Dynamic Assessment of Narrative Skills for Identifying Developmental Language Disorder in Monolingual and Bilingual French-Speaking Children

Lang Speech Hear Serv Sch. 2024 Jan 11;55(1):130-151. doi: 10.1044/2023_LSHSS-23-00054. Epub 2023 Nov 21.


Purpose: Typically developing (TD) bilingual children usually produce narratives with preserved macrostructure (i.e., narrative scheme) but with impaired microstructure (i.e., language complexity). As for monolingual and bilingual children with developmental language disorder (DLD), they usually produce narratives with both impaired macro- and microstructure. It is therefore difficult to differentiate TD from DLD, on the basis of narrative production, especially in bilingual children. In this study, we examine whether a dynamic assessment (DA) task of narratives, using a pretest–teaching–posttest design, can differentiate TD from DLD, without disadvantaging bilinguals over monolinguals.

Method: We recruited 118 French-speaking children (Mage = 8;5 [years;months]), with one experimental condition in which children benefited from a teaching phase (30 TD, 18 monolinguals and 12 bilinguals; 30 DLD, 15 monolinguals and 15 bilinguals) and one control condition (58 TD, 31 monolinguals and 27 bilinguals), in which children participated in another activity. In the pre- and posttest, children were asked to tell a story based on a series of pictures. During the teaching phase, an examiner asked children 12 specific questions about the story, targeting macro- and microstructural elements. Scores were attributed to the number of macro- and microstructural elements correctly produced and to the number of specific trained elements (TE) that were produced as a result of training.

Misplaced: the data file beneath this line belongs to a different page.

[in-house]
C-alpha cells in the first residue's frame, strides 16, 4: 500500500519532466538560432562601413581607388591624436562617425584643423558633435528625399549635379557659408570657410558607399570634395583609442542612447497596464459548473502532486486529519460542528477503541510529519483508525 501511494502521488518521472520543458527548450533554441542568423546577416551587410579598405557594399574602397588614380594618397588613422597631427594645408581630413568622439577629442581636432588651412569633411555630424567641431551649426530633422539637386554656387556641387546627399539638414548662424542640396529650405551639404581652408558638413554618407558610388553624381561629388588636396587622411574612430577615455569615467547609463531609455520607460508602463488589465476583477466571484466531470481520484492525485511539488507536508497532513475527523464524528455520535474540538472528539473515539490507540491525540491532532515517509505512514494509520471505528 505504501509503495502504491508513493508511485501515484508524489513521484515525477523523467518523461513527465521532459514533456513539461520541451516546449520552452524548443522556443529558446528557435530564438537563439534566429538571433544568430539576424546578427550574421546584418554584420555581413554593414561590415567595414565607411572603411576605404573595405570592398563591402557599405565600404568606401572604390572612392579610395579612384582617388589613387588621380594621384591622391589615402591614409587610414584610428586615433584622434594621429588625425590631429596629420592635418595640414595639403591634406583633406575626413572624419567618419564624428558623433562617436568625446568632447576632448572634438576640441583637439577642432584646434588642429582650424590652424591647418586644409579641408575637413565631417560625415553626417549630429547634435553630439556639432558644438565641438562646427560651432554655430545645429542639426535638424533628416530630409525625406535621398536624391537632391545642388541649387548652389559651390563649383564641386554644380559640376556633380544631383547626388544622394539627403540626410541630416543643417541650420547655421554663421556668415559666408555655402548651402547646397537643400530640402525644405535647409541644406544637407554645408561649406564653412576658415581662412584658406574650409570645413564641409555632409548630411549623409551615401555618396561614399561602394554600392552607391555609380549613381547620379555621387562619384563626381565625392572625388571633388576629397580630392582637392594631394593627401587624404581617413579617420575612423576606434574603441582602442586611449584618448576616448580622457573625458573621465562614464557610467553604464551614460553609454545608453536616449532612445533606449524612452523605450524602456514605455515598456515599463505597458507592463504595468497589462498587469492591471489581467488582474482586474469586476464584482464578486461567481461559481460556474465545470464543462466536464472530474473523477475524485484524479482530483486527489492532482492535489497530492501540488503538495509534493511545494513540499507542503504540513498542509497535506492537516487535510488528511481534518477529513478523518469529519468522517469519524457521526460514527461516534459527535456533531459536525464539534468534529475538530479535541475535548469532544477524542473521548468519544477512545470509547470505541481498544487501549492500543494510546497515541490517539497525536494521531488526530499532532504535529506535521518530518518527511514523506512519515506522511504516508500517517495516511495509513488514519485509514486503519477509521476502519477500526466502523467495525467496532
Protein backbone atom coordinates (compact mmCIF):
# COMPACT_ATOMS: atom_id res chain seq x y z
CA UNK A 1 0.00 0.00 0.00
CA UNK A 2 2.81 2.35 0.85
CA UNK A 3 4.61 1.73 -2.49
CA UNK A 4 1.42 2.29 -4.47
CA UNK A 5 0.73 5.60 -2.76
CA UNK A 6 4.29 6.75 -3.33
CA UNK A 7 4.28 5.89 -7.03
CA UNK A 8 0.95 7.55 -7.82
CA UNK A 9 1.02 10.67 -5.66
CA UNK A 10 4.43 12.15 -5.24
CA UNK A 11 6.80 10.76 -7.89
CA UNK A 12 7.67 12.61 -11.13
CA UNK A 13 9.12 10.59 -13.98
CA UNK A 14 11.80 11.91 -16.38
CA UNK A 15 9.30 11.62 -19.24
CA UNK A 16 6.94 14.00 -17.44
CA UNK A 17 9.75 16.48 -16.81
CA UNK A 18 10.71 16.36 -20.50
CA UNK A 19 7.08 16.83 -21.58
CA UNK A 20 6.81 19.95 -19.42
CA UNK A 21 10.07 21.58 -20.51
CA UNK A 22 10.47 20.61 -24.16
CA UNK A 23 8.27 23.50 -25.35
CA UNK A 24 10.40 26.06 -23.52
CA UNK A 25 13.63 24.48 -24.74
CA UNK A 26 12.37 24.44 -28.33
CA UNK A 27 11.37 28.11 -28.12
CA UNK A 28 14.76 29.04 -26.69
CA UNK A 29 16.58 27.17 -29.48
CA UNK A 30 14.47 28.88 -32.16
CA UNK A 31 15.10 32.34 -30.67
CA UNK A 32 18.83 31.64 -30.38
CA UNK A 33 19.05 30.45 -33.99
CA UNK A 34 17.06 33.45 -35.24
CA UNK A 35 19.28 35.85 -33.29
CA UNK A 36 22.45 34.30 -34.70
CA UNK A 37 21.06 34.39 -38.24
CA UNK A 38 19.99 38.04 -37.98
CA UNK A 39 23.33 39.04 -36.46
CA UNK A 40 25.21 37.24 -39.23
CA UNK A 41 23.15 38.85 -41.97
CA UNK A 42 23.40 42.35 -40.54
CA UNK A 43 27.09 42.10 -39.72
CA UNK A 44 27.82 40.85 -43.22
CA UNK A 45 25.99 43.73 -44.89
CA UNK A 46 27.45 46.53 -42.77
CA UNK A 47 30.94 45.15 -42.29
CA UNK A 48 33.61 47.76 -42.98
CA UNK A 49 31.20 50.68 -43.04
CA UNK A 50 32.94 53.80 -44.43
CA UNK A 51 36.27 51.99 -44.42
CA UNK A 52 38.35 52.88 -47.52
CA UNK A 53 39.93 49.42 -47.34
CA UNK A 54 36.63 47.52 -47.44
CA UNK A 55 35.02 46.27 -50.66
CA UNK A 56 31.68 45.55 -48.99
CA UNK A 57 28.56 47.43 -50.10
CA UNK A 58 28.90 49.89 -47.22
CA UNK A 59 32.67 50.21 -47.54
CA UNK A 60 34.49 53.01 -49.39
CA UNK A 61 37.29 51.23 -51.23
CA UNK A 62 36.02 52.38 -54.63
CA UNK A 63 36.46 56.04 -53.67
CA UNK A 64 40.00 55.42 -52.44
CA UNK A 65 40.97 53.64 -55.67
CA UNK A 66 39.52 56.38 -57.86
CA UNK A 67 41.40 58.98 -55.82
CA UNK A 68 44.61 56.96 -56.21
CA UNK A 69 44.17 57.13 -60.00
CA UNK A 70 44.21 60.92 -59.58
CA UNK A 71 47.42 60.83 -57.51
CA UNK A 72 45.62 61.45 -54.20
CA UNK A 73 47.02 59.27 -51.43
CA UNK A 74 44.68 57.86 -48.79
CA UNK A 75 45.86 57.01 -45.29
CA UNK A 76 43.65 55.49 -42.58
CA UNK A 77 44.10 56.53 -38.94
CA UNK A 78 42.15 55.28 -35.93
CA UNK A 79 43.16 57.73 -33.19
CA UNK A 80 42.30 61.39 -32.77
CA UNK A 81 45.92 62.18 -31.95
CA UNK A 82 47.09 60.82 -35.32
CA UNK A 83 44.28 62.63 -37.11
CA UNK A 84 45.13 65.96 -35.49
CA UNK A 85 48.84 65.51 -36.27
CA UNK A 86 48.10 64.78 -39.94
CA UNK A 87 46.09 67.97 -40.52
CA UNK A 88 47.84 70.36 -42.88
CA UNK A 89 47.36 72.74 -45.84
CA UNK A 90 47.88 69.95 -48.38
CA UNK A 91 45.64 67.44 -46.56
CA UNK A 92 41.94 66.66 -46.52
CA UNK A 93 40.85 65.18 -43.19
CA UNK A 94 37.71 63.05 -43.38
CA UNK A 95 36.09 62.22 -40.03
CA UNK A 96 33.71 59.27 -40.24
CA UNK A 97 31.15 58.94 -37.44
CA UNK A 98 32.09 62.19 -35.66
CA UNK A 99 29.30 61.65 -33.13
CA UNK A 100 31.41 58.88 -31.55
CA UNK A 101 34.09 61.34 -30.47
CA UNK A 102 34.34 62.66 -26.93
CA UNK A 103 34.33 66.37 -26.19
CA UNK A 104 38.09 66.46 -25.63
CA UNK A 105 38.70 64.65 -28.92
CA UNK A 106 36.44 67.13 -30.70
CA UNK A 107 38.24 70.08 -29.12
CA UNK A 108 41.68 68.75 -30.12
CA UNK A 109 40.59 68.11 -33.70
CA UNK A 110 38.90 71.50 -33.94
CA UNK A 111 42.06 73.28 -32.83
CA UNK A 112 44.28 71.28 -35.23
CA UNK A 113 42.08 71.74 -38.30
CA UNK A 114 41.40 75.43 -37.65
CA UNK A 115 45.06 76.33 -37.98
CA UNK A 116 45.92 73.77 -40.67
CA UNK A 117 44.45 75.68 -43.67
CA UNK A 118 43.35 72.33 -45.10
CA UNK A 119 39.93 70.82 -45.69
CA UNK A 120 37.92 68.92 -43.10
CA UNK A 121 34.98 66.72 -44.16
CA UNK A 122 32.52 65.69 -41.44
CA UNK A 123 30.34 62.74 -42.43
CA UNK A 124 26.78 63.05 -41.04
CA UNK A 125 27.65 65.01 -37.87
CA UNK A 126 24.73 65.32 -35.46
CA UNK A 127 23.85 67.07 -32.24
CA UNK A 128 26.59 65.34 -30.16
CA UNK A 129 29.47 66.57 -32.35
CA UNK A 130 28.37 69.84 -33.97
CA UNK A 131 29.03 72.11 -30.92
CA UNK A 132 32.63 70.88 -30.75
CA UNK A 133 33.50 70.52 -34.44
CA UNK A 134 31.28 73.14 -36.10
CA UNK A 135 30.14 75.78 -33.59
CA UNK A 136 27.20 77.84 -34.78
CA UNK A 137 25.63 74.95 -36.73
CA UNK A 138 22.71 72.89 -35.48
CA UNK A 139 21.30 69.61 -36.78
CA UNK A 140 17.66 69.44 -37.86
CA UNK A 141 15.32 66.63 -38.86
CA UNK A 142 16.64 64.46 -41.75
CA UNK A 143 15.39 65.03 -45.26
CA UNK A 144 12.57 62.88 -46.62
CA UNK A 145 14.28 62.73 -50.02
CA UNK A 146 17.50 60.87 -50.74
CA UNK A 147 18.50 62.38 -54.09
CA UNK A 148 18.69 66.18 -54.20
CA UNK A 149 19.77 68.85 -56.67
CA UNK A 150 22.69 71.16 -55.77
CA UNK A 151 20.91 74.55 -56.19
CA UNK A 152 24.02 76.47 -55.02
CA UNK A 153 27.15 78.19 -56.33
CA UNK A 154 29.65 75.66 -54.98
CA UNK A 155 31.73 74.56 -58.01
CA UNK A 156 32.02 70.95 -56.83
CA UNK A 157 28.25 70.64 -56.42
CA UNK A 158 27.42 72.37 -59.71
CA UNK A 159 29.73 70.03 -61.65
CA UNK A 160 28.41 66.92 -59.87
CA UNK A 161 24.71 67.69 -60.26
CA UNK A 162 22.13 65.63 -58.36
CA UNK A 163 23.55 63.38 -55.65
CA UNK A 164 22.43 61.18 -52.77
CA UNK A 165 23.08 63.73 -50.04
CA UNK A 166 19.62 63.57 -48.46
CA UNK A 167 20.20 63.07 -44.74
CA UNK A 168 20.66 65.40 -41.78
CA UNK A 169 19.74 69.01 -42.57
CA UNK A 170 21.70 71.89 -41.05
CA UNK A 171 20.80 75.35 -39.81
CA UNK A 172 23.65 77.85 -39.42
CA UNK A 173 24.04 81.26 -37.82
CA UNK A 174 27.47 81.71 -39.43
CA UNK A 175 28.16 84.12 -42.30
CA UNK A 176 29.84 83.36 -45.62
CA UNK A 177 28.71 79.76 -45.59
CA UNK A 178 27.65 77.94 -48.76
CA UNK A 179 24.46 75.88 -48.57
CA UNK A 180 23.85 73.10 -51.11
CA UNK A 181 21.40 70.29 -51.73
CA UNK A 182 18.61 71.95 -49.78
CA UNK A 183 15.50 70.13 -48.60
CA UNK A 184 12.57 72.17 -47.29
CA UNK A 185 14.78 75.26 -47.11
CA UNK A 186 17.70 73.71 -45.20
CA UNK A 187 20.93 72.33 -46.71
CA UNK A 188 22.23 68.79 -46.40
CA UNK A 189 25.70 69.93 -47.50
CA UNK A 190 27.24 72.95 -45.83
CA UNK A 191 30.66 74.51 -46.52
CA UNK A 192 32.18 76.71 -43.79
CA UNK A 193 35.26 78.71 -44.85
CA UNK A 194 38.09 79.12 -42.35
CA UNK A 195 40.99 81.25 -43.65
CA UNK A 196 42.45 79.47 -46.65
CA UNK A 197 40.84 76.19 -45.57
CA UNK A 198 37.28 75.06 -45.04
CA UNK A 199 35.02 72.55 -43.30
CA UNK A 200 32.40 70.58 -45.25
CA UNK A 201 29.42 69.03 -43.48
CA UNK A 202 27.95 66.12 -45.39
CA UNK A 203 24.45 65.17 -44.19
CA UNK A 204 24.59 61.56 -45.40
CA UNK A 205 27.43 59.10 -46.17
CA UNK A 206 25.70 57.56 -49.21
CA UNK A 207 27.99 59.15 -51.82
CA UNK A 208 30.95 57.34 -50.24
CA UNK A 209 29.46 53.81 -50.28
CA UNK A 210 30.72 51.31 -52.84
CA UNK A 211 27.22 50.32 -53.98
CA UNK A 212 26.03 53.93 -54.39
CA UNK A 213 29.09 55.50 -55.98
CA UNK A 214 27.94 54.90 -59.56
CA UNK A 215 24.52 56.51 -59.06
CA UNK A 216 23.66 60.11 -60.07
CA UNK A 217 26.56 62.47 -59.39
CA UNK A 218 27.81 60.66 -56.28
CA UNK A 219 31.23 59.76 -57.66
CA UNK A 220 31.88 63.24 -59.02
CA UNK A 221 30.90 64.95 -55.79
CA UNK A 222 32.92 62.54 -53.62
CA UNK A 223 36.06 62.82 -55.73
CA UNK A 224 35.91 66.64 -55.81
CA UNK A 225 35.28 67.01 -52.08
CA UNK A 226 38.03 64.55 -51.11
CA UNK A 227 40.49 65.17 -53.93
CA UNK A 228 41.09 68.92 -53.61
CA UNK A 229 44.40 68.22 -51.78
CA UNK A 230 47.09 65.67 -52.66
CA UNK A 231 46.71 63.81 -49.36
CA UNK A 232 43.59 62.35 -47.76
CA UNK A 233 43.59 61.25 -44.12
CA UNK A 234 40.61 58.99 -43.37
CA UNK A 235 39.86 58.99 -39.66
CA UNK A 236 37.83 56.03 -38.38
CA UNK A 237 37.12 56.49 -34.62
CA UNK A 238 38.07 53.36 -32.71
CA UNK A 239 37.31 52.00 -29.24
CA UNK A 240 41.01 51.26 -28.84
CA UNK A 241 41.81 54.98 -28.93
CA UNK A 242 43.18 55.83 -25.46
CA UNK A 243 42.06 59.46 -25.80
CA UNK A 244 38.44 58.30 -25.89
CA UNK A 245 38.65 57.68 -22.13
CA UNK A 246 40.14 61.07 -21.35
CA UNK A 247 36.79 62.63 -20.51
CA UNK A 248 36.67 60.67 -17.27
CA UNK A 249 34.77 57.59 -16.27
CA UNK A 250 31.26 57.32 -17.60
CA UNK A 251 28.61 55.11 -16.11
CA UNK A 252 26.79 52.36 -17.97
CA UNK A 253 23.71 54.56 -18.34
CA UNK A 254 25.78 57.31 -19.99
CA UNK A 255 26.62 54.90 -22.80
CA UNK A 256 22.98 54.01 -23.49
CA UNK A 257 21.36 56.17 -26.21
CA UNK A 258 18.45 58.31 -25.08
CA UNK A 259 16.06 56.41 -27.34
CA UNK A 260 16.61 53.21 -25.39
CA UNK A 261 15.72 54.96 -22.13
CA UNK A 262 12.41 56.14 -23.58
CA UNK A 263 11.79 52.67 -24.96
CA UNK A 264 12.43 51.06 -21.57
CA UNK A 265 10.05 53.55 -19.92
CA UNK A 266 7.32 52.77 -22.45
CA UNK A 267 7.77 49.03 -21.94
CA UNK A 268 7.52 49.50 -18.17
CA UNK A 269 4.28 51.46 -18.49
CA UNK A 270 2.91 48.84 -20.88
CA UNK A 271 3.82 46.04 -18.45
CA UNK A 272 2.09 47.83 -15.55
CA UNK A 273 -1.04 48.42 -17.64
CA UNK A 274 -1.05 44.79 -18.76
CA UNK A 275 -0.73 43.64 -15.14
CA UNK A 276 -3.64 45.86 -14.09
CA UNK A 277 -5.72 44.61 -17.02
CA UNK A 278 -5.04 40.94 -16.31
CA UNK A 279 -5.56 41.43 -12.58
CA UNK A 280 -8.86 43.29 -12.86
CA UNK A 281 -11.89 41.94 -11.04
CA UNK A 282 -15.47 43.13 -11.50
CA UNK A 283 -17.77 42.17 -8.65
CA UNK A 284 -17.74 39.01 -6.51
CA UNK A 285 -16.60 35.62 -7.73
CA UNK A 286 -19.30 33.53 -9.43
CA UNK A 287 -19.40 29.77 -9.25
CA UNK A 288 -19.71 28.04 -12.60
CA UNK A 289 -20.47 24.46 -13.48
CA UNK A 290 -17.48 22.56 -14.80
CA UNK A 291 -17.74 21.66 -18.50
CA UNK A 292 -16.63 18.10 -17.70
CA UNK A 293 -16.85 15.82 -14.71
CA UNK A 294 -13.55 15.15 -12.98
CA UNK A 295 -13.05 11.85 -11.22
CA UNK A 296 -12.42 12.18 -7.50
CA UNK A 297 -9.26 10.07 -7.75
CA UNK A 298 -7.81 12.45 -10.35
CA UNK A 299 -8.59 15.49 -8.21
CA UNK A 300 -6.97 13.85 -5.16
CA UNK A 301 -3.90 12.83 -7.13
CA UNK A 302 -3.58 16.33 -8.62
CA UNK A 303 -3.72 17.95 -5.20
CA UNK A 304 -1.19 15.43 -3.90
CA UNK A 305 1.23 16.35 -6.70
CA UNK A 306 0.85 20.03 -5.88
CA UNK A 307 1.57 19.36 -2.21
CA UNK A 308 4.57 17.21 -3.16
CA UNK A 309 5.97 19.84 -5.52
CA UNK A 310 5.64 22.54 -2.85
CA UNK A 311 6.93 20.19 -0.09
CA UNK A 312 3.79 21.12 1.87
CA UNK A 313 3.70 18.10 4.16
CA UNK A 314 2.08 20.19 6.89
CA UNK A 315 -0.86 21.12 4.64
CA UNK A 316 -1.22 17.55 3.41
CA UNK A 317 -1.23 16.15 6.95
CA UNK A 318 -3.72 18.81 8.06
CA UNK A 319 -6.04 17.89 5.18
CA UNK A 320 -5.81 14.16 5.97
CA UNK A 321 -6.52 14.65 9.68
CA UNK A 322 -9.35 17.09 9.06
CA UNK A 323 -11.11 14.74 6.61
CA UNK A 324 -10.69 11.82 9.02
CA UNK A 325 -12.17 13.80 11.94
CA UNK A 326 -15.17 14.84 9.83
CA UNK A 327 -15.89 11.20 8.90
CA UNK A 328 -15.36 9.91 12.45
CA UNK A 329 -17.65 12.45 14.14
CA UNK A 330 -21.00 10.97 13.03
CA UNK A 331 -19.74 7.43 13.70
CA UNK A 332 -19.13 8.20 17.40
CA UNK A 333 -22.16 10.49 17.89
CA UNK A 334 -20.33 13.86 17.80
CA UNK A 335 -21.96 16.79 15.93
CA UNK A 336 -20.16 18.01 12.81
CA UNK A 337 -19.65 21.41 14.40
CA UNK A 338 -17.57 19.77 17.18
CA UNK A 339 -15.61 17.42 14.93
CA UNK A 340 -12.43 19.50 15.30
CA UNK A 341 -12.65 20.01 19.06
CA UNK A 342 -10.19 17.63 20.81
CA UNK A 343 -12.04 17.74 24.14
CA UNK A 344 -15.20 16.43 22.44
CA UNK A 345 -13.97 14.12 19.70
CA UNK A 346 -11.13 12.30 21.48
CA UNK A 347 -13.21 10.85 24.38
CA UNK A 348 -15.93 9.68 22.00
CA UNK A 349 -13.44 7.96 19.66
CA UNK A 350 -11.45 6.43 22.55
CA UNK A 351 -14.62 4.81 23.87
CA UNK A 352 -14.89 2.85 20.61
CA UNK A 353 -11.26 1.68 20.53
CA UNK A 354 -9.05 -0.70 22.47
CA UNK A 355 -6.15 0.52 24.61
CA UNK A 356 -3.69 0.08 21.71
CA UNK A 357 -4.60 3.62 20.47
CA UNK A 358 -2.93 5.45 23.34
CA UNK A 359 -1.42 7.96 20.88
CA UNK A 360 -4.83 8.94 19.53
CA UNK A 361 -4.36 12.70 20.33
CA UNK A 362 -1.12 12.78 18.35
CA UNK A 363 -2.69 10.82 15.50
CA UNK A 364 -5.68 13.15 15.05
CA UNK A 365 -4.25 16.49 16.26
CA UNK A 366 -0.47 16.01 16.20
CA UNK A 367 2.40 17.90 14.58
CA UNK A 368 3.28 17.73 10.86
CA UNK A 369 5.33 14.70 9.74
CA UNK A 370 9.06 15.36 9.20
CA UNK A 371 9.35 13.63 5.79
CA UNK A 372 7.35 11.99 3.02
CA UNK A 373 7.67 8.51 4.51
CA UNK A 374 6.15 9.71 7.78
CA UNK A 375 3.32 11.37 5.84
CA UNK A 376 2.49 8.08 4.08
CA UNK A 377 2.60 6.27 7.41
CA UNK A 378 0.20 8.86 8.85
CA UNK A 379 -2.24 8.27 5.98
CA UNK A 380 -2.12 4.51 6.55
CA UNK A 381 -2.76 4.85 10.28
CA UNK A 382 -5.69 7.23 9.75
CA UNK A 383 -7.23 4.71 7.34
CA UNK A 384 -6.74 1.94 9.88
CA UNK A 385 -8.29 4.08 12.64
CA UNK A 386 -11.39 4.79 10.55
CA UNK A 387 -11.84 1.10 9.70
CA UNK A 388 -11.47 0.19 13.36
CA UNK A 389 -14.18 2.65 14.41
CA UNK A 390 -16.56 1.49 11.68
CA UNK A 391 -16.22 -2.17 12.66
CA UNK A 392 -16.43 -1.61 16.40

Results: Scores improved on macrostructure and on the number of TE following teaching for all groups of the experimental condition (TD and DLD), whereas there was no progress in children of the control condition. TD participants and participants with DLD differed on all measures in both pre- and posttest, with no differences between monolinguals and bilinguals.

Conclusions: Our dynamic task led to both improved narrative skills and TD/DLD differentiation, with bilinguals not being disadvantaged. Our study thus supports the existing literature indicating that DA can be used to diagnose narrative deficits in children with DLD.

Publication types

  • Research Support, Non-U.S. Gov't

MeSH terms

  • Child
  • Humans
  • Language
  • Language Development Disorders* / diagnosis
  • Multilingualism*